Take Up Your Cross in Politics
It is no secret that our society is in the midst of incredible political turmoil, but today’s post is NOT about taking sides in politics. Quite the opposite actually. As you know, I do my best to remain outside of politics unless such topics have a direct impact on the Orthodox Church. As part of our Daily Lenten Journey, I want to challenge you to take up your cross in politics, but I doubt it is in the way you might imagine.
When it comes to American politics, the US Constitution has established a system to protect the rights of every member of our society. The system might not be perfect, but as designed, the system acts very slowly to avoid either rash decisions, or the constant swinging of what I call the political pendulum. I’m not talking today about whether or not certain rights should or should not be legal in our society. The system is designed to answer that legal question. I’m talking about how we as Orthodox Christian coexist in our American society when those legal decisions are not in keeping with our Orthodox morals.
For many decades, our national moral codes and even many of our laws, supported the moral position of the Church, but times are changing. More and more the legal moral codes of our society no longer support our Orthodox thinking, so how are we as Orthodox to behave in such a society? We take up our cross.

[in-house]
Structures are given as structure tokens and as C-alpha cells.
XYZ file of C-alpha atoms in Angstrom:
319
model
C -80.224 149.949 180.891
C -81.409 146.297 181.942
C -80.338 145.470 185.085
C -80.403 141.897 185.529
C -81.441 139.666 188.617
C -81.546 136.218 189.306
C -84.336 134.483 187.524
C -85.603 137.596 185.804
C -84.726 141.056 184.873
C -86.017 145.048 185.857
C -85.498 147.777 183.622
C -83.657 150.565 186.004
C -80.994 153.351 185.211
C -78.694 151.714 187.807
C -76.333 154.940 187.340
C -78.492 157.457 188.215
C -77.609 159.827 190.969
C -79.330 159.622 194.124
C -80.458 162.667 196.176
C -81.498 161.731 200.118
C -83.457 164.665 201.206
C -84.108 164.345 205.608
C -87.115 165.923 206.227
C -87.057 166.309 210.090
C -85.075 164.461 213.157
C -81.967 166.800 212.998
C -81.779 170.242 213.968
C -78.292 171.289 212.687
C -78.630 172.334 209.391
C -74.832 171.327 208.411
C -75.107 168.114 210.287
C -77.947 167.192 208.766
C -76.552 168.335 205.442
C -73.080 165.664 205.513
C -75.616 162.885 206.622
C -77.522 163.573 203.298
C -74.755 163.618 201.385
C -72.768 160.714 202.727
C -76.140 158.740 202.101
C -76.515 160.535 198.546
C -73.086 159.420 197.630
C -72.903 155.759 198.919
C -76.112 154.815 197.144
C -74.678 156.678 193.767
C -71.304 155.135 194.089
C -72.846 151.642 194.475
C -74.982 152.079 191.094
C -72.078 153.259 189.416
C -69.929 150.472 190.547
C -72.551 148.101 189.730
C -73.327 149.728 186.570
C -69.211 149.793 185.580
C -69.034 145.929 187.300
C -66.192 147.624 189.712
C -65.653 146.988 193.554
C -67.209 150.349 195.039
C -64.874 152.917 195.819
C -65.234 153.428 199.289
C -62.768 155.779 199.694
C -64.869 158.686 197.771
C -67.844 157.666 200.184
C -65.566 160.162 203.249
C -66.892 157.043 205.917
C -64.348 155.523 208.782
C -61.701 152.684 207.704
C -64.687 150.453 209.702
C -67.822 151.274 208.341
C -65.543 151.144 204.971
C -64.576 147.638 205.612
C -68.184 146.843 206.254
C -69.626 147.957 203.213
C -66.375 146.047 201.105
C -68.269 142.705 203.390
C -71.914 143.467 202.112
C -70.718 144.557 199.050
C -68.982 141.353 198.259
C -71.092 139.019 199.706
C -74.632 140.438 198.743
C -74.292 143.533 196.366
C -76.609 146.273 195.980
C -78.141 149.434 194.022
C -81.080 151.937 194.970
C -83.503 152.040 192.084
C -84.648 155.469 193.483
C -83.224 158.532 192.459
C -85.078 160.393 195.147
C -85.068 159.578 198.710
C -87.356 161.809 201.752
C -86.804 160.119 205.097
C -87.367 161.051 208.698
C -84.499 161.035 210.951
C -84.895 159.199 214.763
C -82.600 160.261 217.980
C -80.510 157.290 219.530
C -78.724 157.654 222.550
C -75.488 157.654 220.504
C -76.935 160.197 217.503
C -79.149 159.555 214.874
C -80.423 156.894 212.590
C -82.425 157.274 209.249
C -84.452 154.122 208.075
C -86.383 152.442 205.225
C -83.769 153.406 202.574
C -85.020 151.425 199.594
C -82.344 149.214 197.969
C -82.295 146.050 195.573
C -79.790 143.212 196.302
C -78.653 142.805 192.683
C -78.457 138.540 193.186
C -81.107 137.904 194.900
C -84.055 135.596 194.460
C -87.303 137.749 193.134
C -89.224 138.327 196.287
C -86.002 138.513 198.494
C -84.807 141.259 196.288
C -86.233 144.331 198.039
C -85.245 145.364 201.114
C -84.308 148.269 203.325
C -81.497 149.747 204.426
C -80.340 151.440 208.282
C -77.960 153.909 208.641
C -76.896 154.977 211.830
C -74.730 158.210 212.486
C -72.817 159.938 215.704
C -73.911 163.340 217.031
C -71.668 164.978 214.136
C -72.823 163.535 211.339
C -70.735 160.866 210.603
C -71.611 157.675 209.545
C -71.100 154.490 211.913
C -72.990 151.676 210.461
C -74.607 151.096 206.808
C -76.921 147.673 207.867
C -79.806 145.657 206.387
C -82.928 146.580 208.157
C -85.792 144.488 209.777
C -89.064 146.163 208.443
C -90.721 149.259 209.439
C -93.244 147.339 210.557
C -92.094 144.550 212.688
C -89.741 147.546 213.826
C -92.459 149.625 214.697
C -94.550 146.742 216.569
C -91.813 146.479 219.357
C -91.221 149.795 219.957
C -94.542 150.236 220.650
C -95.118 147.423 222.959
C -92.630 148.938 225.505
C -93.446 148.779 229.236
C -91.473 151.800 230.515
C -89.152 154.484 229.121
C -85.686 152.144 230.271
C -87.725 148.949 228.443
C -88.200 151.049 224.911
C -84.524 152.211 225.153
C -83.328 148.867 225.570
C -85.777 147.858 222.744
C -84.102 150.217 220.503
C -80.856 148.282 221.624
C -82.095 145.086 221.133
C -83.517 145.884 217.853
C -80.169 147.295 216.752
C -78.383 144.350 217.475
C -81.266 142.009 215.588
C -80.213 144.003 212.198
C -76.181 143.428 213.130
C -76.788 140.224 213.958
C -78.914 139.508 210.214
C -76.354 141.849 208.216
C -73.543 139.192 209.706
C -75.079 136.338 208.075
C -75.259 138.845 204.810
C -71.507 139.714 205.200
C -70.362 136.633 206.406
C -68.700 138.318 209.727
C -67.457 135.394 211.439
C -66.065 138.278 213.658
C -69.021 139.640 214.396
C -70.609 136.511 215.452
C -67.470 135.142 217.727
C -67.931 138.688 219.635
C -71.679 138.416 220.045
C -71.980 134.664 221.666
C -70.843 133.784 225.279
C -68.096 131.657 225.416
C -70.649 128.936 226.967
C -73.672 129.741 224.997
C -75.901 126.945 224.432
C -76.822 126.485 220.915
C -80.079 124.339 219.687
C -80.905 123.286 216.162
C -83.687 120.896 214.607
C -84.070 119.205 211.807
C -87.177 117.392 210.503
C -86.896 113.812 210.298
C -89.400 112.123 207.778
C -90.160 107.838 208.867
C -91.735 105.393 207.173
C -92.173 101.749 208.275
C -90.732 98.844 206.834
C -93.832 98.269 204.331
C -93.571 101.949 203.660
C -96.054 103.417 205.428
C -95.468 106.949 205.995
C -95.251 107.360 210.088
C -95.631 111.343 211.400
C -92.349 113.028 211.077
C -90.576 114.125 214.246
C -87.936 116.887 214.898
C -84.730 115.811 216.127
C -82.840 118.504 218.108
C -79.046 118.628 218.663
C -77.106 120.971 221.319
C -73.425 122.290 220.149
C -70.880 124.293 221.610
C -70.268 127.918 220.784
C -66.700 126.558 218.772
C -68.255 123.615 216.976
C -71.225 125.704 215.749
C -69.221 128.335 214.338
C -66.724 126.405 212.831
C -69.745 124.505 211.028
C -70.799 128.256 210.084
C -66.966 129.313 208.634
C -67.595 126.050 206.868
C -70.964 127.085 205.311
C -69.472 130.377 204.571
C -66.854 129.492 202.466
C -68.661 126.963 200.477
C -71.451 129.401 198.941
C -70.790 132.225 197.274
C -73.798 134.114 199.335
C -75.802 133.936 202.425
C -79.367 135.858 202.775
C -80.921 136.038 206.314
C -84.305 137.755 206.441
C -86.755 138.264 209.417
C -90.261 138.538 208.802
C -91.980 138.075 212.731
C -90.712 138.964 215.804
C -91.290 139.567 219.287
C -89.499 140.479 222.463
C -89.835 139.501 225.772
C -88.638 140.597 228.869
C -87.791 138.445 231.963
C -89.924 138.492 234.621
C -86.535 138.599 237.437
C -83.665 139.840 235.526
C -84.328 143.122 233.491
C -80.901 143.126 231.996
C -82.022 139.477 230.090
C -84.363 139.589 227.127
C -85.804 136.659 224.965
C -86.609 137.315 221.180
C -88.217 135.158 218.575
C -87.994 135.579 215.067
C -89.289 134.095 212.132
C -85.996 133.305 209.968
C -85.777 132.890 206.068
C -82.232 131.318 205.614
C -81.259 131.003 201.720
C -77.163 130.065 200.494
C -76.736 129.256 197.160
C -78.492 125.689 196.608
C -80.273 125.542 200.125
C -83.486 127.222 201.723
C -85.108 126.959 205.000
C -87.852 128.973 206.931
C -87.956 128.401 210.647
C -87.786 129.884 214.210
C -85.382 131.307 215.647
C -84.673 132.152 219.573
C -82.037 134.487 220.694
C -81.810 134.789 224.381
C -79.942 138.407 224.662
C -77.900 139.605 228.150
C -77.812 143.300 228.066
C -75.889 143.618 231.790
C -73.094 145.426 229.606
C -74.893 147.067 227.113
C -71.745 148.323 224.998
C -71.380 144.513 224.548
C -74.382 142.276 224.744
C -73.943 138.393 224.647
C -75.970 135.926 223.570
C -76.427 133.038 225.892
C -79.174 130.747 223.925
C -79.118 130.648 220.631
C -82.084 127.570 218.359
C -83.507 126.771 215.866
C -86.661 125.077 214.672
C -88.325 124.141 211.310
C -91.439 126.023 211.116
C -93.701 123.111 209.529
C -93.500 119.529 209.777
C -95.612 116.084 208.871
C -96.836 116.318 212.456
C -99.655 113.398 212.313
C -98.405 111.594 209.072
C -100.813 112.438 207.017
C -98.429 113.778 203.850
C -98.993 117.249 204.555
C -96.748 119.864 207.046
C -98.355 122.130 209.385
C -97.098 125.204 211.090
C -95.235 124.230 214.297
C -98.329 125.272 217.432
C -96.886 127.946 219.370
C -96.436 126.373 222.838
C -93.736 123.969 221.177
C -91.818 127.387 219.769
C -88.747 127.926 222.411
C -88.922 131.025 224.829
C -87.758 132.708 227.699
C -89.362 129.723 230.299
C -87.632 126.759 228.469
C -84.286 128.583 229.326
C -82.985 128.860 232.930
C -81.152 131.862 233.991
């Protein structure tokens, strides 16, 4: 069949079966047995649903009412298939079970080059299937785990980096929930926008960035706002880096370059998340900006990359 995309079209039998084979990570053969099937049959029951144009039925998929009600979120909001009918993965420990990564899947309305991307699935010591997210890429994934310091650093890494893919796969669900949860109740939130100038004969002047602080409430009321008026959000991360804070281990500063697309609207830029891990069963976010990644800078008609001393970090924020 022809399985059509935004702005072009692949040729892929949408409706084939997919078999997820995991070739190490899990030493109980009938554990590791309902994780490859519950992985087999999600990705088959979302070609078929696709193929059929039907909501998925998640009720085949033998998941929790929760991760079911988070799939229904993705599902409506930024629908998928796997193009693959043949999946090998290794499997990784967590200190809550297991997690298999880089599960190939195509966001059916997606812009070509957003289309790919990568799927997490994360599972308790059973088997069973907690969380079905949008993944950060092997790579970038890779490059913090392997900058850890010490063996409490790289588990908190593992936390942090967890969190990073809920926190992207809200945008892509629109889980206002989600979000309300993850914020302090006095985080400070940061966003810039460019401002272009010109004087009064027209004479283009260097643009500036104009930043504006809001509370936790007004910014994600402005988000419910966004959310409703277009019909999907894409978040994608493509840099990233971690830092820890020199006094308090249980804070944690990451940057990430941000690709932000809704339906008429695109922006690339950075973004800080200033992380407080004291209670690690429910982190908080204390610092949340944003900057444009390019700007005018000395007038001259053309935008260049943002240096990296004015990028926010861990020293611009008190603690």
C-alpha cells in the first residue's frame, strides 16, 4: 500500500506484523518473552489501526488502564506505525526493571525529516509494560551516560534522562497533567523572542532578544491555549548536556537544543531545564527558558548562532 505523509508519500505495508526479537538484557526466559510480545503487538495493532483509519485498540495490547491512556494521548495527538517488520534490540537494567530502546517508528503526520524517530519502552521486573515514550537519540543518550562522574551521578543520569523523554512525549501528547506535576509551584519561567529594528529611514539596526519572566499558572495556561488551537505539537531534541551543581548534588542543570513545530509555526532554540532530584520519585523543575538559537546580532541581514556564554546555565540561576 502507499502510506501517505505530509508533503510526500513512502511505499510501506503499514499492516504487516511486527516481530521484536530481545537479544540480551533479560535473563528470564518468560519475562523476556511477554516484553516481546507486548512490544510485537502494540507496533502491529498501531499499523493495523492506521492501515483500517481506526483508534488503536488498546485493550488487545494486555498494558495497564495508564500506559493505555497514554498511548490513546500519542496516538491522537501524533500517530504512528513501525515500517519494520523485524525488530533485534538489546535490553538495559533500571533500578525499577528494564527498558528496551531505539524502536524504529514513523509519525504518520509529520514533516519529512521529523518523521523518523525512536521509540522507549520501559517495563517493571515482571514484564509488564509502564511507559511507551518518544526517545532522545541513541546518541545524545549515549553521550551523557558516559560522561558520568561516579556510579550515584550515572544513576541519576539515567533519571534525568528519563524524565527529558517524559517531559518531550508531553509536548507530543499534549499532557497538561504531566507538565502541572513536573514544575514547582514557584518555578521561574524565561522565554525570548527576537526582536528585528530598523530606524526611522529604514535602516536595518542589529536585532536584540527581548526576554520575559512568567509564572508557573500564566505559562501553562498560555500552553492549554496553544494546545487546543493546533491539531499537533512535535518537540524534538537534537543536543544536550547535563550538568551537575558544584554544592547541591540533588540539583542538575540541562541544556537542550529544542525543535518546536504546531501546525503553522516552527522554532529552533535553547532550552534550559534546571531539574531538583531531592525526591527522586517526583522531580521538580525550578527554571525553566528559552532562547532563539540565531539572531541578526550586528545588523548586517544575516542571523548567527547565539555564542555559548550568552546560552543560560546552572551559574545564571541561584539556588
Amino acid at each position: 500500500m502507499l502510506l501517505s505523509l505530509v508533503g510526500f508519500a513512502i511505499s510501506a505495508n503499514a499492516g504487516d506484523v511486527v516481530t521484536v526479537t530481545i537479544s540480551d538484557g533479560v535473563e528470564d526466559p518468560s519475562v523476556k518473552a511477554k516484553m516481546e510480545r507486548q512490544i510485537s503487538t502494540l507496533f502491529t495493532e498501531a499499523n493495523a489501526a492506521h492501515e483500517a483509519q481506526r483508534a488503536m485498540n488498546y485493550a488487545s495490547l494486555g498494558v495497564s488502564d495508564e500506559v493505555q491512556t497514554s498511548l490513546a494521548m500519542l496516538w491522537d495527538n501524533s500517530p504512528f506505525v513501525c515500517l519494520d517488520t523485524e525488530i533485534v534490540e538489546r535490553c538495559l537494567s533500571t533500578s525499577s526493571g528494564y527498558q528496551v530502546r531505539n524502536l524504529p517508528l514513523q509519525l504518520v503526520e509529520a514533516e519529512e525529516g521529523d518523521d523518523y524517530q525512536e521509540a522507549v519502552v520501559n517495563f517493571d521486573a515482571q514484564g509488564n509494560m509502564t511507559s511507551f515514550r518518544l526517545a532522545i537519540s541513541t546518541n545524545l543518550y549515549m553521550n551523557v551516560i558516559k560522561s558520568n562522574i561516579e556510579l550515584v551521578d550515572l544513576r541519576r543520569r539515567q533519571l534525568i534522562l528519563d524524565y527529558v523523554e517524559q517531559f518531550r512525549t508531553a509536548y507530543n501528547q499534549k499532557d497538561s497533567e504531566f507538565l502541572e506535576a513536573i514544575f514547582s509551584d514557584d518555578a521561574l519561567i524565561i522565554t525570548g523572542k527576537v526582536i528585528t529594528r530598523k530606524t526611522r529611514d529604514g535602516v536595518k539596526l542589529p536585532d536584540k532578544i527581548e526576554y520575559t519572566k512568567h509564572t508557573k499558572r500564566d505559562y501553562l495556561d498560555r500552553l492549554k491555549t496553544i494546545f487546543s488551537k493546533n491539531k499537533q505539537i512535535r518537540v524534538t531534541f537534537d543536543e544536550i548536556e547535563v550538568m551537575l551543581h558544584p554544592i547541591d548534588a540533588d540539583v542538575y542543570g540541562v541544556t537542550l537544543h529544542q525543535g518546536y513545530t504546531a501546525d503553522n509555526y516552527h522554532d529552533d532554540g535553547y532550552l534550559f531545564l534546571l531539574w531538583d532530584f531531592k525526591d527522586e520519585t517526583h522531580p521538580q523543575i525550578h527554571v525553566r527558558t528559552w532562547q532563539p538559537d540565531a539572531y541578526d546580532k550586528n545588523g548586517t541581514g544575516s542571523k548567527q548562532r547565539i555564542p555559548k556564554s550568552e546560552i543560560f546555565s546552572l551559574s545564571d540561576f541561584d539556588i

The cross represents more than just suffering. It represents accepting the reality around us that we live in a fallen world. Jesus Christ took up His cross to save the fallen world, and we are called to do the same. In politics, at least in American politics, it means accepting that our voice is one of many. It means that as laws are debated and votes are cast, our voice is not the only influence. Sometimes votes “go our way” and at other times we find ourselves on the “losing end” of the debate.
When we lose, and we will lose more and more in the future I suspect, we must take up our cross and accept that the society has spoken. Moral codes change, but we must not change with them. Taking up our cross in politics also means standing fast to the morals of the Church even when the society is not in agreement.
What happens next is what will matter. When Christ took up His Cross, society mocked Him waging their fingers at Him. “He saved others; Himself He cannot save.” (Matthew 27.12) He quietly accepted His cross as an act of love for us, and for those who mocked Him. “Father, forgive them, for they do not know what they are doing.” (Luke 23.34) This should be our prayer when our society passes laws that go against God and the Church. When we take up our cross, we are asking God to forgive them, not smite them.
Recall the first century Christians who lived in a society that was much more against the Church than our current American society. They quietly took up their cross, prayed for their neighbors and through loved influenced others to join them on the road to salvation. If you love your neighbors, take up your cross in politics, and pray for them. Don’t try to beat them into submission.